In 2005, Lieutenant Colonel Bill Russell Edmonds traveled as a Special Forces captain with the U.S Army to Iraq as part of the United States' attempt to advise Iraqi and Kurdish officers on how to rein in the type of torture highlighted at Abu Ghraib.
It was Lt. Edmonds who was asked to monitor interrogations and ultimately draw the line banning physical torture, but allowing mental abuse to gain information.
But as his mission went on, it began to wear him down to a point that he felt powerless to stop interrogation behavior he felt was wrong. As he puts it, he was a “good person forced to make many horrible choices.”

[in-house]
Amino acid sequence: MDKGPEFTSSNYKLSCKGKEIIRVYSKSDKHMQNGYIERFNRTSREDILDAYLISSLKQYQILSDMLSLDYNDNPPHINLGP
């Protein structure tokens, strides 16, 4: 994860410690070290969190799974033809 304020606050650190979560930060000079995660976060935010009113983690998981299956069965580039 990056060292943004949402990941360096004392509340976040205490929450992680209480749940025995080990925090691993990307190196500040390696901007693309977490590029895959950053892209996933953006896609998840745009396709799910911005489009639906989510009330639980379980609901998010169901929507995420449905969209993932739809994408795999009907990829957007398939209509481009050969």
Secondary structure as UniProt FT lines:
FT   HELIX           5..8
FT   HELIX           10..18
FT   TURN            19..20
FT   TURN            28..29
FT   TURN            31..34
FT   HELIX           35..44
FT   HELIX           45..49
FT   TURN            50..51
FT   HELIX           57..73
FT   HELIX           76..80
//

Years later, his guilt would manifest as Post Traumatic Stress Disorder, which The Department of Veterans Affairs estimates nearly one in four Americans who served in Iraq or Afghanistan have developed. Lt. Edmonds writes about the experience and his frustrations with the lack of support of veterans in his book, "God is Not Here: A Soldier's Struggle with Torture, Trauma, and the Moral Injuries of War.”
Lieutenant Colonel Bill Russell Edmonds, decorated counterterrorism and counterinsurgency expert who has served in various positions throughout the Special Operations community, and author of "God is Not Here: A Soldier's Struggle with Torture, Trauma, and the Moral Injuries of War" (Pegasus Books, 2015).